How to Kill Ivy - Bob Vila

How To: Kill Ivy

Fast-growing English ivy can easily take over your lawn and landscape. Learn how to kill the invasive plant by combining physical removal and topical treatment.

How to Kill Ivy


Characterized by its showy, star-shaped foliage, English ivy (Hedera helix) might seem a fine choice for landscaping as a potted plant, ground cover, or groomed exterior wall accent—but don’t let down your guard just yet. Left unchecked, the evergreen perennial can become an invasive enemy to your yard. Ivy knows no bounds: It grows quickly in all directions, both horizontally and vertically, clinging to other vegetation and depriving it of all sunlight. If the vining plant doesn’t smother and kill trees, shrubs, and grass, it’ll infect them with rot or disease. If you’ve already seen such destruction, save your property from the aggressive greenery by following these steps for how to kill ivy and prevent its return.

MATERIALS AND TOOLS Available on Amazon
Gardening gloves
Brush cutter
Gardening shears
Herbicide made with glyphosate, imazapyr and/or triclopyr
White vinegar (optional)
Spray bottle (optional)

First things first: Protect yourself and your plants. To do so, suit up in gardening gloves, a long-sleeved shirt, and pants—exposed skin may be bothered by the oil that ivy secretes. Then choose a day with the right forecast to ensure no mishaps during chemical treatment. Topical chemicals used for killing ivy are only effective when the temperature is somewhere between 60 and 90 degrees Fahrenheit. You’ll also want to work on a day with minimal wind in order to prevent any chemicals from blowing onto nearby gardens and landscaping.

How to Kill Ivy


Detach the ivy from the surface it’s covering, whether across the lawn or up a tree.

For ivy on the ground, mowers may shred the leaves but generally aren’t effective for attacking the vines. You’ll need to use a tough brush cutter or a long, sharp pair of gardening shears to separate ivy from the ground. Working in small sections a couple of feet wide, cut straight through the ivy’s vine system where it meets the earth. Then roll up each section like a rug, tugging and clipping with the shears or brush cutter along the way to entirely detach all pieces of ivy. Repeat as needed until all ivy has been sectioned and rolled. A word of caution: Ivy only needs one remaining vine to take root again, so take your time and don’t leave any pieces attached to your lawn.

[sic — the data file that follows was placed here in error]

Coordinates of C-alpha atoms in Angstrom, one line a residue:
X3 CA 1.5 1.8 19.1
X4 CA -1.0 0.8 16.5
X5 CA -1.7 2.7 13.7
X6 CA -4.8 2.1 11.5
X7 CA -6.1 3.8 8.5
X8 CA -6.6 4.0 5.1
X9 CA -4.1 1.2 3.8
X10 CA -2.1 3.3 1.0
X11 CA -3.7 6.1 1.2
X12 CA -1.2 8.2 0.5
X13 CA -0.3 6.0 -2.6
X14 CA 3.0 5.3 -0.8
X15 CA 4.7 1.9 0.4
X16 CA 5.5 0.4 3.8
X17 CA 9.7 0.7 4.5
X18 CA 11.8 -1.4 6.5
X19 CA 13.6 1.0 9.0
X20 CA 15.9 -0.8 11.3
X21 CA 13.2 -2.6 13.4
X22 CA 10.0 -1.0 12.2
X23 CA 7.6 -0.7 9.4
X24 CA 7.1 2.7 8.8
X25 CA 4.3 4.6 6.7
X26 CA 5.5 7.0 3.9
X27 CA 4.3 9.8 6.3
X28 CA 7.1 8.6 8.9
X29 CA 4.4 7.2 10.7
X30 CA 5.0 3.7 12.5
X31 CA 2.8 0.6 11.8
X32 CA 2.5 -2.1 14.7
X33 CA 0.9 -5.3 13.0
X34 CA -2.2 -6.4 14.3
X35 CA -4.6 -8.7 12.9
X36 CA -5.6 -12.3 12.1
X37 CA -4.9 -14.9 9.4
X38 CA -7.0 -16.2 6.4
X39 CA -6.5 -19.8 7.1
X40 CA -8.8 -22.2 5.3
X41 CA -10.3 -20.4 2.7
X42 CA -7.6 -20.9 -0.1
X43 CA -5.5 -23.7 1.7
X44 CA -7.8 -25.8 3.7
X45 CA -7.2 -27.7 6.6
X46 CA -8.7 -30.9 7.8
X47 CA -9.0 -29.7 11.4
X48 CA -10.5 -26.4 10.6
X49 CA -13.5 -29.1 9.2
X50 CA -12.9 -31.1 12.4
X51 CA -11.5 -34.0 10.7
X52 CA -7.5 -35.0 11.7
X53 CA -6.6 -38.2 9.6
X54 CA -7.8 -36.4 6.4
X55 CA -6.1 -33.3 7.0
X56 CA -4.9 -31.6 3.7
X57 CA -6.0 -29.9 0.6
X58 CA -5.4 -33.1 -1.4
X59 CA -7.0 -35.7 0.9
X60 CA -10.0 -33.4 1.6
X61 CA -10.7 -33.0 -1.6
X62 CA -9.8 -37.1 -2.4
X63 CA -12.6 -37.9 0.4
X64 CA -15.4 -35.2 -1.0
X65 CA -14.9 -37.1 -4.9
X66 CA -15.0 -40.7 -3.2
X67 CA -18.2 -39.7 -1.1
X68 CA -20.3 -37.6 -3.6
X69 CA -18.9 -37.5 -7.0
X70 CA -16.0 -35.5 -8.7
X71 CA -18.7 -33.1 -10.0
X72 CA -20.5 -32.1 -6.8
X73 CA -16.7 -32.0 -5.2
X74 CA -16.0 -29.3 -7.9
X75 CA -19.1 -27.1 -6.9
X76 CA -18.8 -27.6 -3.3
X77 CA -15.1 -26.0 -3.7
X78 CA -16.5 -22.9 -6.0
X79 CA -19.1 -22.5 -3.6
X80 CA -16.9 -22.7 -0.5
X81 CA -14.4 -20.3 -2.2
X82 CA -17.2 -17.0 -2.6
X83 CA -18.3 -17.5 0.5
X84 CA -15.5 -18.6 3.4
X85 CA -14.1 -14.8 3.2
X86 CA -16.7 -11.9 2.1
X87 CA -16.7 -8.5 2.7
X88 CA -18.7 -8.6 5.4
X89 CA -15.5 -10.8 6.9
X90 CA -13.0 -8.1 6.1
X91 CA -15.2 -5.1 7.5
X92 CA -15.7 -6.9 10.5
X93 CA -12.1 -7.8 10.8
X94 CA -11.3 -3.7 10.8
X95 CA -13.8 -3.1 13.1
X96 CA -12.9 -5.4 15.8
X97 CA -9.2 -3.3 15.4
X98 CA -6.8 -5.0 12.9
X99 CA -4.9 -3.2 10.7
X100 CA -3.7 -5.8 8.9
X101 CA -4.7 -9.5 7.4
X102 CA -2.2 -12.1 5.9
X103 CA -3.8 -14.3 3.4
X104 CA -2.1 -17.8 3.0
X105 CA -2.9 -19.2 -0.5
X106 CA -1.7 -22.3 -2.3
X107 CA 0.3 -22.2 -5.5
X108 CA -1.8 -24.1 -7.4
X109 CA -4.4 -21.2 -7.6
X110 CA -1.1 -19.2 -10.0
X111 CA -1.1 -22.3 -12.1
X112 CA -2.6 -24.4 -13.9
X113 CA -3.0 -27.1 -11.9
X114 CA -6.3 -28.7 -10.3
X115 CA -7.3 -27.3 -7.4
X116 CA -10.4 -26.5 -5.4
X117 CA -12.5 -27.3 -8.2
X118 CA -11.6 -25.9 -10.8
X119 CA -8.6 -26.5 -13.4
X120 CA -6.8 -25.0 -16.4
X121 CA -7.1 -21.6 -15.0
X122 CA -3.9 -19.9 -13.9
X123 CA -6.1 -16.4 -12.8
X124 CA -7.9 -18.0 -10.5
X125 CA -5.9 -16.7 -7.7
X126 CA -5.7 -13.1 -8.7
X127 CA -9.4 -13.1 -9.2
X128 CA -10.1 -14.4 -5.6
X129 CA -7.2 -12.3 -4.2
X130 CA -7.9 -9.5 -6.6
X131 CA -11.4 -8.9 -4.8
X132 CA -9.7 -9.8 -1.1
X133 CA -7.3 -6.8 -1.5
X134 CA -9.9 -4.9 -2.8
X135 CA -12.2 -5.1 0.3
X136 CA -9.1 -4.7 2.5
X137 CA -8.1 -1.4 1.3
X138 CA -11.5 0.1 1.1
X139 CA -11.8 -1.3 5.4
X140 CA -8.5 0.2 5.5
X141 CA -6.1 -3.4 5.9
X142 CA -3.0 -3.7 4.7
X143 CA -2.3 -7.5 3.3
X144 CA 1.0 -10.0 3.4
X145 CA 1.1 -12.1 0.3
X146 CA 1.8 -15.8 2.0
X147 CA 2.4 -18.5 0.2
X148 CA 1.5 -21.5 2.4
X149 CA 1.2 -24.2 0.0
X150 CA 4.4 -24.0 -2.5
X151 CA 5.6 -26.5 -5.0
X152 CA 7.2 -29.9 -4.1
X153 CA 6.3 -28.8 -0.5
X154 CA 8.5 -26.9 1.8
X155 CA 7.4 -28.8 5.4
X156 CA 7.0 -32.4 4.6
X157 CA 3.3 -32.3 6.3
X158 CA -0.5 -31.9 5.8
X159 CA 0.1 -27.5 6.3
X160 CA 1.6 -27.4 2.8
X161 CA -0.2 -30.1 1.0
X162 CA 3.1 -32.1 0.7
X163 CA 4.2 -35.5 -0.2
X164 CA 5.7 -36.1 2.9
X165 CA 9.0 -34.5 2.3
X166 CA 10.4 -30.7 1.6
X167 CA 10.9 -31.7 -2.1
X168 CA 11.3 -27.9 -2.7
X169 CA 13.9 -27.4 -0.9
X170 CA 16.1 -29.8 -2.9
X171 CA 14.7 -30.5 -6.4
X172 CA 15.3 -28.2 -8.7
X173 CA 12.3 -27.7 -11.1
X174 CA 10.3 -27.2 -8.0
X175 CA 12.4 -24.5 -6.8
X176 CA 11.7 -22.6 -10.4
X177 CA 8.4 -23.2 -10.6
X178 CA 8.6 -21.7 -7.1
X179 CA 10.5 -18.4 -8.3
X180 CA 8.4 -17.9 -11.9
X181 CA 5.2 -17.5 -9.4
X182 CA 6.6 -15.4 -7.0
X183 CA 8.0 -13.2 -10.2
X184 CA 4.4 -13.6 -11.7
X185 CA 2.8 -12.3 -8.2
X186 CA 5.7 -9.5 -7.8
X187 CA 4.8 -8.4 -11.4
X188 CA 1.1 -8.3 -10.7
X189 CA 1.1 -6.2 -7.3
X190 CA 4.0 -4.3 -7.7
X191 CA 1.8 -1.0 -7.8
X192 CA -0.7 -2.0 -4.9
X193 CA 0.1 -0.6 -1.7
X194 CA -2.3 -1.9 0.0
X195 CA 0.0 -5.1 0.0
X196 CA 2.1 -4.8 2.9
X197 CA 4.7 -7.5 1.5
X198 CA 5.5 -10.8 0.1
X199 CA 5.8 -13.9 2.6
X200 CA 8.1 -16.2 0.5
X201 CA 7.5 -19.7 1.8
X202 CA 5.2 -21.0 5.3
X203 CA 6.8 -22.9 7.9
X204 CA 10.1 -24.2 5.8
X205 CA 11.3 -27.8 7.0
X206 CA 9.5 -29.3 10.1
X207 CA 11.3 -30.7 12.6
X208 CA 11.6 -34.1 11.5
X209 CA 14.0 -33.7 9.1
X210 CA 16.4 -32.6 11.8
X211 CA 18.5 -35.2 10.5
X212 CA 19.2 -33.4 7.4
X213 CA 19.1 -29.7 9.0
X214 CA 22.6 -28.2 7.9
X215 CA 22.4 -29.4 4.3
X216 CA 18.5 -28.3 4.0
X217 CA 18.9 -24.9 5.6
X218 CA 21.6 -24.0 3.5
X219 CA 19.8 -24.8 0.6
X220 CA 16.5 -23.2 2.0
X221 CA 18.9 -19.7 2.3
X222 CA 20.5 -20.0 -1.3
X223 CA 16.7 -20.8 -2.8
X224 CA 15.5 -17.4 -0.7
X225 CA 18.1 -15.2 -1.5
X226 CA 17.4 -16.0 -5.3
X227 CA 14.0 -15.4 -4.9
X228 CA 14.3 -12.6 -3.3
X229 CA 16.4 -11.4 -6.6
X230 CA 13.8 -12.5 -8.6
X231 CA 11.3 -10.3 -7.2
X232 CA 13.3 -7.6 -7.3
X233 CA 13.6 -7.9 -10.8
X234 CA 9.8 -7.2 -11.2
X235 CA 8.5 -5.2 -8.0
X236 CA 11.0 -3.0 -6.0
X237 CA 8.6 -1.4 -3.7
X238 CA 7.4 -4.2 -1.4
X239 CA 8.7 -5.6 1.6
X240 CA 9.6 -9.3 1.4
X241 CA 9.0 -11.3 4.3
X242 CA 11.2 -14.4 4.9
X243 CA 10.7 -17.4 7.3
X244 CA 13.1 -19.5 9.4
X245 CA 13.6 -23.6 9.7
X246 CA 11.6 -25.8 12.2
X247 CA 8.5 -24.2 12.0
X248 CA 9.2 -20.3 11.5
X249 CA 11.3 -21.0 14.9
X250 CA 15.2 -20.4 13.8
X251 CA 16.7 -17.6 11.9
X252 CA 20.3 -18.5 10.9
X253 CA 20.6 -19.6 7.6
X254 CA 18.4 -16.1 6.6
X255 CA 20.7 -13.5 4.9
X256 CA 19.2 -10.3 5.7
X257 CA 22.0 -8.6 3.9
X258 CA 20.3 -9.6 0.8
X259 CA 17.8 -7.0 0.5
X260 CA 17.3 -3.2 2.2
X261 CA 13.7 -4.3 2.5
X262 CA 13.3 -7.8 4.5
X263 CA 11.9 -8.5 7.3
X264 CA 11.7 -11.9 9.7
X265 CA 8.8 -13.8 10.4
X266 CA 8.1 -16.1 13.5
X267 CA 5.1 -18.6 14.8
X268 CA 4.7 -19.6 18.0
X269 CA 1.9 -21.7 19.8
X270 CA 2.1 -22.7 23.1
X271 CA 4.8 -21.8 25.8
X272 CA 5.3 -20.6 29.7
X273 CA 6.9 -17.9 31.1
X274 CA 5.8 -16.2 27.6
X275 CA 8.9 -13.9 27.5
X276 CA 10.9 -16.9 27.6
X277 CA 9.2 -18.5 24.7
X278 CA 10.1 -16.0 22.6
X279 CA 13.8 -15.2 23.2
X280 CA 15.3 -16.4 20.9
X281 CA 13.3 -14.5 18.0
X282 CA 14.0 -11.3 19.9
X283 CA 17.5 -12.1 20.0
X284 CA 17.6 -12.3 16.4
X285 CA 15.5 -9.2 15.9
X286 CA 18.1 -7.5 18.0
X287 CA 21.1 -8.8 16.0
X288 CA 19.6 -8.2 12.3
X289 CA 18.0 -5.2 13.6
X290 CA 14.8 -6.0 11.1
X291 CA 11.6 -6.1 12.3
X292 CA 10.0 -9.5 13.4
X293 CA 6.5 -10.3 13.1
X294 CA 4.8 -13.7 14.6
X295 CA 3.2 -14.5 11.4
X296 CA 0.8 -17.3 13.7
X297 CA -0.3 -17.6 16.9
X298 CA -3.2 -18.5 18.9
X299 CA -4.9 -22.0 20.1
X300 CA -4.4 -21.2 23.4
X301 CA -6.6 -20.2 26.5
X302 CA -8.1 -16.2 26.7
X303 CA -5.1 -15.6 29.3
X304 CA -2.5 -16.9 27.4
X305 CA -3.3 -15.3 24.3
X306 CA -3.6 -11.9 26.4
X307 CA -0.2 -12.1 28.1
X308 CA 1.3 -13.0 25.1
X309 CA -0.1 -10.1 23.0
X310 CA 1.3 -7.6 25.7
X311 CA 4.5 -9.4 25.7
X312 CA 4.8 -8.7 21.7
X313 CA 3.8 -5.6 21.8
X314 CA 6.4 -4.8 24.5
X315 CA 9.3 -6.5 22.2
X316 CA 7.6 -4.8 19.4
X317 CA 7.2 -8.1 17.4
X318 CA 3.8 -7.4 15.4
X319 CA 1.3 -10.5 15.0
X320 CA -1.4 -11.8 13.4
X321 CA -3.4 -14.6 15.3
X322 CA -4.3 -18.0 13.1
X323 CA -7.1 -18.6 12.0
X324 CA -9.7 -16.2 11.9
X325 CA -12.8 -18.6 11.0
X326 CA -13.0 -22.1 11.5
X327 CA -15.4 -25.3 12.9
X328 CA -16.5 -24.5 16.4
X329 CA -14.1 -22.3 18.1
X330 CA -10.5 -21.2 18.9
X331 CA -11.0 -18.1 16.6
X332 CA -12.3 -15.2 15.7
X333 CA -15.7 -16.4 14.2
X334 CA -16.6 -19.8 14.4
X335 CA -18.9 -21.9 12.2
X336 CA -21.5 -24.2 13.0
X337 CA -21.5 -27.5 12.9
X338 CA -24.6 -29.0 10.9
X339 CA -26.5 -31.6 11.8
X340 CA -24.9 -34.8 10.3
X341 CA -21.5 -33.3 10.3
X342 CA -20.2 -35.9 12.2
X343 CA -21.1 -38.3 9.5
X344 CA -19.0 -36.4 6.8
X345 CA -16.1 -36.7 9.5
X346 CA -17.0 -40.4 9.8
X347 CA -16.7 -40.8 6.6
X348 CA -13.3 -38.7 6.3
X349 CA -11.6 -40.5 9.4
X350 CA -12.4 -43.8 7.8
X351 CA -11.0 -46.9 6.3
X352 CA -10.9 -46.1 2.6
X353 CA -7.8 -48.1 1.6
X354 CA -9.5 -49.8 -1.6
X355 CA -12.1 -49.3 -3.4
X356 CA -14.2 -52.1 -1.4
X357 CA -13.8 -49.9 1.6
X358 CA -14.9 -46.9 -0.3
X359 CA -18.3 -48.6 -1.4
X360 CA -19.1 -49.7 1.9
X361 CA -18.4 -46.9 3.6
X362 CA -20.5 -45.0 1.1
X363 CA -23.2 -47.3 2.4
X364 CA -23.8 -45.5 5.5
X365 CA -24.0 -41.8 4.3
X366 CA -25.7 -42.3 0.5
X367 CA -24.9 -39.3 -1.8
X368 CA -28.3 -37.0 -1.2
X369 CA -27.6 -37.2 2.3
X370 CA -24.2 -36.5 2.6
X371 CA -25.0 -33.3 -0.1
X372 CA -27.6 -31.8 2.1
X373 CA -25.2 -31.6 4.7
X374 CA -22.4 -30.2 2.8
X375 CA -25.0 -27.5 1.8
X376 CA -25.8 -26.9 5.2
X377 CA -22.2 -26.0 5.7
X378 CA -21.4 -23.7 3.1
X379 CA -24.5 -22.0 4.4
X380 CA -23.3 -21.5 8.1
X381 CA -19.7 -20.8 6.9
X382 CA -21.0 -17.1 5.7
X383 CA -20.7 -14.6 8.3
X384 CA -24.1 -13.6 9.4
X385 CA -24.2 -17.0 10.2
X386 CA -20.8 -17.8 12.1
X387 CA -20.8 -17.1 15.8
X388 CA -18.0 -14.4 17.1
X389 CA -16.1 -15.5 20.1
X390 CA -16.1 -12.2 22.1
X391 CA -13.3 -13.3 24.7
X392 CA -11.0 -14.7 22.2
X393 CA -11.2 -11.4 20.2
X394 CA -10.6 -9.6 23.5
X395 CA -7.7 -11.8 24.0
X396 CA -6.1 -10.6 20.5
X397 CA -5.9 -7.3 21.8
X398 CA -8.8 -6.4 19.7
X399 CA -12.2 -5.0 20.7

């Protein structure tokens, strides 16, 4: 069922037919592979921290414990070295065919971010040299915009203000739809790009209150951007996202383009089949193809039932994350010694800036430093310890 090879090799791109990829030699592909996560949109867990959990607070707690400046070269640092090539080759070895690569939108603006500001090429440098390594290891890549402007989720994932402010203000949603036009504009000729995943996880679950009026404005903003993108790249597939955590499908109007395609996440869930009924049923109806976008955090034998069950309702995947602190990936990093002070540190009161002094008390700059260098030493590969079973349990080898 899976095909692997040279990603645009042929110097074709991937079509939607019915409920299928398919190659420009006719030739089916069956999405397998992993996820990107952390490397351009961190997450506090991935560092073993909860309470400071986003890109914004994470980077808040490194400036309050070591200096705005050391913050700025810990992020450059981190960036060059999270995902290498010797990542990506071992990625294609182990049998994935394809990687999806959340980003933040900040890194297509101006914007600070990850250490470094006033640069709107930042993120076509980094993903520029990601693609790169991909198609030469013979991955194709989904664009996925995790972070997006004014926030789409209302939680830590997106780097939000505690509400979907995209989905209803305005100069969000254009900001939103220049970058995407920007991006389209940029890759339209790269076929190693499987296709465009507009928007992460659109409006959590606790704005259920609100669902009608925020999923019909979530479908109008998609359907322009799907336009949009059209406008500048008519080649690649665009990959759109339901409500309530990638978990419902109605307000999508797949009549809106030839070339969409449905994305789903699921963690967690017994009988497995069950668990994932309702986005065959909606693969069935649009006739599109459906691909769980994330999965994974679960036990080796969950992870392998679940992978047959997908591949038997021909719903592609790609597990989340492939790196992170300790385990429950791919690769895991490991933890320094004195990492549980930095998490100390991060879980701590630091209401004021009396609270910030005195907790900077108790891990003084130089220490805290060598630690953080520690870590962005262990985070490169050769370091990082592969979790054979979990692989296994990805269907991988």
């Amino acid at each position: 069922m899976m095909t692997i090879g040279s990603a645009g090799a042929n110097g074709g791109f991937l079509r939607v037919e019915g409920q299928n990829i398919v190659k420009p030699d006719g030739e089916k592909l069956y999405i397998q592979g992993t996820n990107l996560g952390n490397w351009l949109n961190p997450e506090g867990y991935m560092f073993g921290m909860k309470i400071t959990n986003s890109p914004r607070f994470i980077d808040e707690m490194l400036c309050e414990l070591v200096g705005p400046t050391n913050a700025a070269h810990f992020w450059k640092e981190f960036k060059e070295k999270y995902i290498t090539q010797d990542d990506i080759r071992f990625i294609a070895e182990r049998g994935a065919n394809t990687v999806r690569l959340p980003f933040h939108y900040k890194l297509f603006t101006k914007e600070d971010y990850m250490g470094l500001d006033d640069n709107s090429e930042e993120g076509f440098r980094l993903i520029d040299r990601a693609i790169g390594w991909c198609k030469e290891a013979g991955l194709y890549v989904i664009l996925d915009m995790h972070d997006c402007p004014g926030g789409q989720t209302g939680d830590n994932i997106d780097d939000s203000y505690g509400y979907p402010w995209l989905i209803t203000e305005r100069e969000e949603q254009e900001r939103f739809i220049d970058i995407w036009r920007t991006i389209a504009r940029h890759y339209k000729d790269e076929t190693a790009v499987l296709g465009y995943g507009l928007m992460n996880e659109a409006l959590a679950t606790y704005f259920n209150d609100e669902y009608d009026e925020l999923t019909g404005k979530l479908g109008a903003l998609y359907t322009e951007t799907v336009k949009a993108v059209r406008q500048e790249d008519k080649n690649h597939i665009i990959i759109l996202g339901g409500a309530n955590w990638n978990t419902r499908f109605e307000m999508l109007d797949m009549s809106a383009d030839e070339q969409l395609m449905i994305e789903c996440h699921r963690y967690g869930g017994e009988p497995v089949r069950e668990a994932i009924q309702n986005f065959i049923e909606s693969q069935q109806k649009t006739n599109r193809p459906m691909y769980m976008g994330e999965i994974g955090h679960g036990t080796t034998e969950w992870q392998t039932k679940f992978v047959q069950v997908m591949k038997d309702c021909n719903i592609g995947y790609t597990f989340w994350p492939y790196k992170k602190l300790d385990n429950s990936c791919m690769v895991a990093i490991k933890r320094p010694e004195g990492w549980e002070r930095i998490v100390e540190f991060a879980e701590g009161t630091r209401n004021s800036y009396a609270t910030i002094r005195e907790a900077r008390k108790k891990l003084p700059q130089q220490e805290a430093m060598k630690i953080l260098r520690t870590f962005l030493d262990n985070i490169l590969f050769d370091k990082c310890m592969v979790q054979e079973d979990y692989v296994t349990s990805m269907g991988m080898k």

For ivy on trees, there’s no need to detach every strand on the trunk. In fact, since ivy adheres strongly to a tree’s bark, removing it may harm the tree. Instead, concentrate only on detaching the three to five feet of foliage closest to the bottom of the tree, where the vine connects to its roots. Or, if the ivy doesn’t reach the ground, concentrate on the bottom two or three feet of the climbing vines. Separate the ivy from the tree with sharp shears, and take care not to cut into the bark—that will only weaken the tree further.

Bag up the ivy and throw it away. If you leave your detached ivy in clumps on your property, it can quickly snake its way back into the ground or up a tree trunk, undoing your hard work. (It can even take root in your compost pile, so do not don’t try to compost ivy!)

Select a herbicide made with glyphosate, imazapyr, triclopyr, or some combination of the three chemicals, all of which target the ivy roots. If you prefer a more natural approach, you can substitute white vinegar in a large spray bottle instead. Application for either is fairly simple: Thoroughly cover the whole area you’ve freed from the ivy with the liquid. If working on a tree, also cover the bottom foot or so of the vines remaining on the tree.

Herbicide alone isn’t necessarily the best way to kill ivy, because the waxy cover on ivy leaves blocks the chemical from properly attacking the root system. But by applying the deterrent soon after removing ivy from a tree or ground (Step 2), you can increase the commercial or DIY herbicide’s effectiveness.

Every two or three weeks, examine your property and make sure ivy vines haven’t popped up again. If you spot any new vines, pull them out with a gloved hand and gardening shears (Step 2), then a repeat spray with your herbicide or white vinegar to spot-treat the stems (Step 3).

TAMING THE BEAUTY: If you purposely grow English ivy as part of your landscaping, you must follow some strict guidelines in order to prevent it from overrunning the place. Keep the vines contained by surrounding them with mulch and trimming the edges whenever they begin to creep. Ivy can be a charming addition to any yard, but containment and maintenance are critical if you want to keep your other vegetation thriving alongside it.

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